You’re preparing to speak to your Board of Directors, present a budget for approval, launch a new initiative or rally the troops in the office. It’s clear that each of these endeavors requires a persuasive conversation.
Like most business people, you approach this task as a straightforward process, consisting of:
- A clear statement of what needs to be accomplished
- A strong statement of a solution with data based supporting arguments
- An assumption that the audience will readily agree with an understanding of “the facts”
- A confident and engaging delivery
Clarity, logic, and personal enthusiasm make sense, right? If it were only that simple!
The skills of persuasion are not new. But in our hurry to get something completed and off our “to do” list, we forget the basics that contribute to effective communication and strong business leadership.
The keys to being a persuasive communicator date back to the 4th century when Aristotle developed the three pillars of persuasion: Ethos, Pathos and Logos.
What are Ethos, Logos and Pathos? In simplest terms. . .
- Ethos concerns the credibility (or character) of the speaker
- Pathos addresses the speakers emotional connection to the audience
- Logos is the coherence or logical reasoning of the argument being presented
Flash forward to the 21st century and Jay Conger, a Professor of Organizational Behavior at the University of Southern California. While studying successful business leaders over a 12-year period, Conger identified the qualities of effective persuasion. Interestingly enough, his findings align with the characteristics Aristotle identified so many years ago.
How Does This Apply to You?
Tip #1: Establish your credibility.
When presented with an opportunity in which persuasion or influence are critical, award winning communicator Andrew Dlugan in the article, Ethos, Pathos, Logos: 3 Pillars of Public Speaking, suggests you consider:
- Does the audience respect me?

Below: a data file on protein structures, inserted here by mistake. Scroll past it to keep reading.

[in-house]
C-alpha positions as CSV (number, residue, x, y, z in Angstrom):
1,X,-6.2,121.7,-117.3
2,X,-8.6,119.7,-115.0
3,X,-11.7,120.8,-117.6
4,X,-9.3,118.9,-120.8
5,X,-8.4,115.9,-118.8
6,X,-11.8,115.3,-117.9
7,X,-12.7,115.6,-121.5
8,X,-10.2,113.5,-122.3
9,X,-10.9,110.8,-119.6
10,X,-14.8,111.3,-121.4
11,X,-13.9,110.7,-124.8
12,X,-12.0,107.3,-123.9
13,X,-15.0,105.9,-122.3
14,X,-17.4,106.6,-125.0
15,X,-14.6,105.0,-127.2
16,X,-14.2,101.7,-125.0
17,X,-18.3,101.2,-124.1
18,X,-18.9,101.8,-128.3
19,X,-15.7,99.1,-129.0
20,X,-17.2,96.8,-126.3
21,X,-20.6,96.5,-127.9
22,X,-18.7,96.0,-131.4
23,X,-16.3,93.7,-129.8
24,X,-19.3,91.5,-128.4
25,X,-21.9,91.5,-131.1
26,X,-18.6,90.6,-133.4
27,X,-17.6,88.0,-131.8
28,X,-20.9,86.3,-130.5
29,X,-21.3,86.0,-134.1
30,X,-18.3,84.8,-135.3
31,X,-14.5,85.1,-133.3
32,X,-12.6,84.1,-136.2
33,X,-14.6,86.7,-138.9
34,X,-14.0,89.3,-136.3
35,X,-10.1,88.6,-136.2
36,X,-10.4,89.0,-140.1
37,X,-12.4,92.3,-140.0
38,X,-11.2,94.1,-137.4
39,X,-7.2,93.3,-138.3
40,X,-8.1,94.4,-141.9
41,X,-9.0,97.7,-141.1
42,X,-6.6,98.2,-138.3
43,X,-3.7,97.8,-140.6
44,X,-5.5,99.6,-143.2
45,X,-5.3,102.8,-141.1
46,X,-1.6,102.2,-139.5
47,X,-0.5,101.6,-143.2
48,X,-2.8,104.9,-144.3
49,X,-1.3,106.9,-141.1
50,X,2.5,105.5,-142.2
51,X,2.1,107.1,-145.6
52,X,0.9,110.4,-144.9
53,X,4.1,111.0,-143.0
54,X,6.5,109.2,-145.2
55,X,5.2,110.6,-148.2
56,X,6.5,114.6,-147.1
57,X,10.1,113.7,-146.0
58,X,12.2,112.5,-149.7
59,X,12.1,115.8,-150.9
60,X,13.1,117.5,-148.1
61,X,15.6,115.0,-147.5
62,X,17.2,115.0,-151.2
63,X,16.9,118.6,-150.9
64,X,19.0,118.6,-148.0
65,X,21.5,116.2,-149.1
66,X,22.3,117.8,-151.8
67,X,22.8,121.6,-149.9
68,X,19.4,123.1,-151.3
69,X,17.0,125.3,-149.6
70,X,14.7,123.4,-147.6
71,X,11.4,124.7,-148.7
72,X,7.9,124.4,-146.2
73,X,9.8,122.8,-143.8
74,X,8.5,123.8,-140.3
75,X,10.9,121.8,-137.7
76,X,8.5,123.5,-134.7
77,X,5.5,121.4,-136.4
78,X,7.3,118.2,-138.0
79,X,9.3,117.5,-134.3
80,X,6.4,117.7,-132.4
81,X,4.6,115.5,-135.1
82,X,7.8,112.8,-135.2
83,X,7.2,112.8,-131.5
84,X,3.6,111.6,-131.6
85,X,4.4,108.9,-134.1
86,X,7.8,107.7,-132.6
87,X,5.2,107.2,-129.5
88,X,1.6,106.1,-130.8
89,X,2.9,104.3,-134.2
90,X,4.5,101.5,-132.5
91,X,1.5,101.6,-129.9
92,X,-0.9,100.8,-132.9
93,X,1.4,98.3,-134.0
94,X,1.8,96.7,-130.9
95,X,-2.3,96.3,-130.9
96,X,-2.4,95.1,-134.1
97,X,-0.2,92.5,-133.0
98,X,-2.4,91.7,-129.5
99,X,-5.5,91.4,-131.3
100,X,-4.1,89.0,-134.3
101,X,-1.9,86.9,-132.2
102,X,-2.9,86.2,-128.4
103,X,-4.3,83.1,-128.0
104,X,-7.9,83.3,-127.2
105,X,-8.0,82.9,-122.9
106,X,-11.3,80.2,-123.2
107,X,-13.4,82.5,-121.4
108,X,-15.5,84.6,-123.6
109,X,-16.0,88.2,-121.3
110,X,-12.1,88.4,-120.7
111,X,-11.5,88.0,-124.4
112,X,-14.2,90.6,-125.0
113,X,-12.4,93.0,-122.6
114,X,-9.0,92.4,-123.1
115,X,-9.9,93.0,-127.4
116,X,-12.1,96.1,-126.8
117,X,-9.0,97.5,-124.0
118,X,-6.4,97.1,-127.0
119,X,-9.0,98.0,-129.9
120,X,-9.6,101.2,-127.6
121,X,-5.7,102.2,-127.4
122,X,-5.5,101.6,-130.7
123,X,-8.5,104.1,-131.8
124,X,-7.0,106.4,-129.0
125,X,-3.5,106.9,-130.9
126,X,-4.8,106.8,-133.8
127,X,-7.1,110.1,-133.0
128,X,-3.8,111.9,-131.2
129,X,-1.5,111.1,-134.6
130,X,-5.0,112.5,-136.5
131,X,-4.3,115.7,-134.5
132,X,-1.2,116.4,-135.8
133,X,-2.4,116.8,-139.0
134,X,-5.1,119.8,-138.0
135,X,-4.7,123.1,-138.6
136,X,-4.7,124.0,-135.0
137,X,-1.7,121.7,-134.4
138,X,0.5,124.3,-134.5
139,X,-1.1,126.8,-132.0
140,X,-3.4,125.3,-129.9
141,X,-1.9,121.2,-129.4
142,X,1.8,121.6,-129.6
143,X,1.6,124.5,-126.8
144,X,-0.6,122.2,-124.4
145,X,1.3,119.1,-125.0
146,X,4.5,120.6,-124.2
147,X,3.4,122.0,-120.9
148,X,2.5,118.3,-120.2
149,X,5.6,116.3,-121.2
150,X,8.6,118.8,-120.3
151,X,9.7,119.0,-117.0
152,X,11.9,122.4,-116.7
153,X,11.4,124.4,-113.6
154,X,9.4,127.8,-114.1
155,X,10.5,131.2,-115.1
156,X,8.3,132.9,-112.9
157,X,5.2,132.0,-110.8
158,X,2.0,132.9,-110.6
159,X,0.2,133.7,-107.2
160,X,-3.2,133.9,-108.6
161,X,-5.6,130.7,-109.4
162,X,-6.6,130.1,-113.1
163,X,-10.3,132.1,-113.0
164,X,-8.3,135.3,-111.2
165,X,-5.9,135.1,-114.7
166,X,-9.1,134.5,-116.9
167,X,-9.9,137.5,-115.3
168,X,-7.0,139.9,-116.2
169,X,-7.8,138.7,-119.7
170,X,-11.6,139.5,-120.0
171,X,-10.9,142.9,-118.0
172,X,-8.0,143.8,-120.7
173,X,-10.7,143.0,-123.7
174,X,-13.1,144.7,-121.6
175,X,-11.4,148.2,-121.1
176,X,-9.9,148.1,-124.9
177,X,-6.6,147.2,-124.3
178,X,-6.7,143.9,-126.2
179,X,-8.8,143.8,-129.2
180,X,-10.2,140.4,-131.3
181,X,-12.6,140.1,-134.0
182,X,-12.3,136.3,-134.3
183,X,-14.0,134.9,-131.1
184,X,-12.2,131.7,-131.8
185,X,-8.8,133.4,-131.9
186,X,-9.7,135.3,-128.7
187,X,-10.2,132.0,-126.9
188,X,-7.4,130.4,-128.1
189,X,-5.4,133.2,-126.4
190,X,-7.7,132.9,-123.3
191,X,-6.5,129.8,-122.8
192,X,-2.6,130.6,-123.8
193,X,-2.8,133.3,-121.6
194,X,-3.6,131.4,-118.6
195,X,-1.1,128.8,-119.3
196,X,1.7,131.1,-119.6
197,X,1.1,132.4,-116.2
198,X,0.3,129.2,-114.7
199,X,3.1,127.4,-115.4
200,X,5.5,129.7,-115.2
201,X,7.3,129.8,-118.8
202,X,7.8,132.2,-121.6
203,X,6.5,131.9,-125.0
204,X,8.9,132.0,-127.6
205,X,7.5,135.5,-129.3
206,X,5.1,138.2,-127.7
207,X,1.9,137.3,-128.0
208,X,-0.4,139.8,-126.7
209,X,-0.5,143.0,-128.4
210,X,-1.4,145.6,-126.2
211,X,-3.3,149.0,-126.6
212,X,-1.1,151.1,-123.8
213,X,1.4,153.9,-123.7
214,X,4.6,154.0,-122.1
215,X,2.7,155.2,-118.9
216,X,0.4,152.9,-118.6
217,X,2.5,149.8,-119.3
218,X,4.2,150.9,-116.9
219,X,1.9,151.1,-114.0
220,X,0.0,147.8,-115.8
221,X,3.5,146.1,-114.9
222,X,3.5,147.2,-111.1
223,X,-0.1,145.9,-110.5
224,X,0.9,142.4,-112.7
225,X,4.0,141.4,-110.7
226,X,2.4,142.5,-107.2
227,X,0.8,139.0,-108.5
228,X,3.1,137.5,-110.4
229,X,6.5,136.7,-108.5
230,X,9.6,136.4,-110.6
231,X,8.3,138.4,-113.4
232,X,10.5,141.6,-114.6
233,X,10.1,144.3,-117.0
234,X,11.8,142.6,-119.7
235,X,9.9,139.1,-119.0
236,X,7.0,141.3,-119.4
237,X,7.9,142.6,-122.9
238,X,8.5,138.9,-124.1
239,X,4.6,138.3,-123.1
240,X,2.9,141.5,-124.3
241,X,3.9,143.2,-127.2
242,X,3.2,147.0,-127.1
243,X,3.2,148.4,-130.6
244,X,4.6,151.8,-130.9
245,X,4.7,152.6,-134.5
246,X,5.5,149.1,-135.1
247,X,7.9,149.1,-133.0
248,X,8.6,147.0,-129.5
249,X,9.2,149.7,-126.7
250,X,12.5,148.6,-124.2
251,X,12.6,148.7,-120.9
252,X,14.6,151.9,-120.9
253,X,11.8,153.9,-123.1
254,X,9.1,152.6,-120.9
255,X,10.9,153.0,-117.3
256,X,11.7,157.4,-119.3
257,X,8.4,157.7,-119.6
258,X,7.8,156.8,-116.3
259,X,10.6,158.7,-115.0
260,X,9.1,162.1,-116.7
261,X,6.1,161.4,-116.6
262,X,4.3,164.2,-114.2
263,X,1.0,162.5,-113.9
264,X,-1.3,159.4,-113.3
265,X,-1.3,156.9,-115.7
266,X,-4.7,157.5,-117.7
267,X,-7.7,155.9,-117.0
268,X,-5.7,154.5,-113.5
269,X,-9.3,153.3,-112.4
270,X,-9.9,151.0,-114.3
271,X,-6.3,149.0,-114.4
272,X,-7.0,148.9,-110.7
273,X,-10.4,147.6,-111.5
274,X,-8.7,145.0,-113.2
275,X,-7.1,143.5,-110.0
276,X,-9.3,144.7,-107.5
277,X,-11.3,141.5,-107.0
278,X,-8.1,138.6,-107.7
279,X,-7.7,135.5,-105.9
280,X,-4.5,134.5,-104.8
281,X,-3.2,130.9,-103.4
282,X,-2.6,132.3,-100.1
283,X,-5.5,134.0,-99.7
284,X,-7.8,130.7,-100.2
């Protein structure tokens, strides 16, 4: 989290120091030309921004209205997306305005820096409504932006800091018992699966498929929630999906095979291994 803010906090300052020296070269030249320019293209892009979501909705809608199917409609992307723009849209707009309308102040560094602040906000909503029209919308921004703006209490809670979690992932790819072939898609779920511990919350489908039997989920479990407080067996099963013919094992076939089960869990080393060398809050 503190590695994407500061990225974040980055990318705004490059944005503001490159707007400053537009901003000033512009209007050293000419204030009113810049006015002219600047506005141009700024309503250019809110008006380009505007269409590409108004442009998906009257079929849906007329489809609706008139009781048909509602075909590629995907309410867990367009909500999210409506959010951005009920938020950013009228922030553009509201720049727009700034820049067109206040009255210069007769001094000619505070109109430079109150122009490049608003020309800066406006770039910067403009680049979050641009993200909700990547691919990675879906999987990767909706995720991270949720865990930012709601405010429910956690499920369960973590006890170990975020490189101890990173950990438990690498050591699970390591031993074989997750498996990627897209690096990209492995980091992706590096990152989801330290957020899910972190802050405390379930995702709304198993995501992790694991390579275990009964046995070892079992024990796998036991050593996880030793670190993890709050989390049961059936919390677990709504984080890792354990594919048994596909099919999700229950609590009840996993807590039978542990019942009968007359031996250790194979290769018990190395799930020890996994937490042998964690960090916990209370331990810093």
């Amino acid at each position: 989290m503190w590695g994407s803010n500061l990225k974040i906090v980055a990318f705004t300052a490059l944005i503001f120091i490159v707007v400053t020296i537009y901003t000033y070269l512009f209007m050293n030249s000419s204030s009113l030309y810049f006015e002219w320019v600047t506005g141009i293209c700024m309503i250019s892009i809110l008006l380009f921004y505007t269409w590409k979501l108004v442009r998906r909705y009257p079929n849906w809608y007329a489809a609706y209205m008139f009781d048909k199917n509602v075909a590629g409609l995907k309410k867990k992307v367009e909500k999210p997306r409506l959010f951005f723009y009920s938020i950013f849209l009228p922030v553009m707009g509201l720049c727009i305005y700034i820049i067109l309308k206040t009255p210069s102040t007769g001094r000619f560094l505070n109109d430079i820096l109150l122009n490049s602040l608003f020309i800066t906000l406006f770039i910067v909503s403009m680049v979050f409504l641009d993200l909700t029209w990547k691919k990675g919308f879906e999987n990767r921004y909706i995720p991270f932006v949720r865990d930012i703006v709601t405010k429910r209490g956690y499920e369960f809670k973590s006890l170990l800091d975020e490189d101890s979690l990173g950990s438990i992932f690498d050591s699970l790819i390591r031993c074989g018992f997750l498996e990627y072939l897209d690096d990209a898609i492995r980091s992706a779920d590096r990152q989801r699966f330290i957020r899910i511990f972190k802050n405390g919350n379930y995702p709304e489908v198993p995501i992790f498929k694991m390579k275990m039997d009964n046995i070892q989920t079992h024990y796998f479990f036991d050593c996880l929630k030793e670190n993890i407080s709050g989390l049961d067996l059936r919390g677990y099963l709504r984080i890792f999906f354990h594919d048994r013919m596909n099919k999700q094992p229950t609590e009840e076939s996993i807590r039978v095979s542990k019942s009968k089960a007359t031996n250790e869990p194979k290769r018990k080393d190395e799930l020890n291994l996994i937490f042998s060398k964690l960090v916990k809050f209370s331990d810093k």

- Does the audience believe I am of good character?
- Does the audience believe I am generally trustworthy?
- Does the audience believe I am an authority on this topic?
Tip #2: Create an emotional connection.
Your ability to emotionally connect with your audience contributes to your authenticity and trustworthiness.
- Do your words evoke feelings of … care and concern? … collaboration?
- Do your visuals evoke feelings or are they data-driven and therefore not addressing the human side of the story?
- Do you take the time to build a rapport with your audience, greeting them as they walk in the room, smiling and having eye contact?
Tip #3: Clarify and organize your message.
A strong, logical position tends to have lots of examples and leads to a rational conclusion.
- Does your message make sense?
- Is your message based on facts, statistics, and evidence?
- Will your call-to-action lead to the desired outcome that you promise?
But Wait, There’s More. . . !
As we evolve from what Conger refers to as the Age of Command to the Age of Persuasion, in addition to logos, pathos and ethos, I propose two additional principles that contribute to becoming a more effective communicator.
Tip #4: Collaborate.
When preparing for an important conversation you have a better chance of “winning” when you confer and collaborate with others. Don’t underestimate the value of considering differing perspectives and welcoming the input of colleagues and business partners.
Tip #5: Gain commitment.
In the real world, most decisions are made before the meeting. Perform the needed due diligence, understand who your stakeholders are and their position on the subject, and develop buy-in prior to the all-important presentation. Communicate to gain input and commitment.
Is One “Principle” More Important Than Another?
While Aristotle believed that logos should be the most important of the three persuasive qualities, he understood that all three pillars are essential. Conger would agree with this teaching.
They are right, of course. I contend that while credibility, emotional connection and coherent logic are each indispensable to persuasive communication, adding collaboration and commitment to this equation transforms a “strong argument” into a “winning proposition.”
What do you think?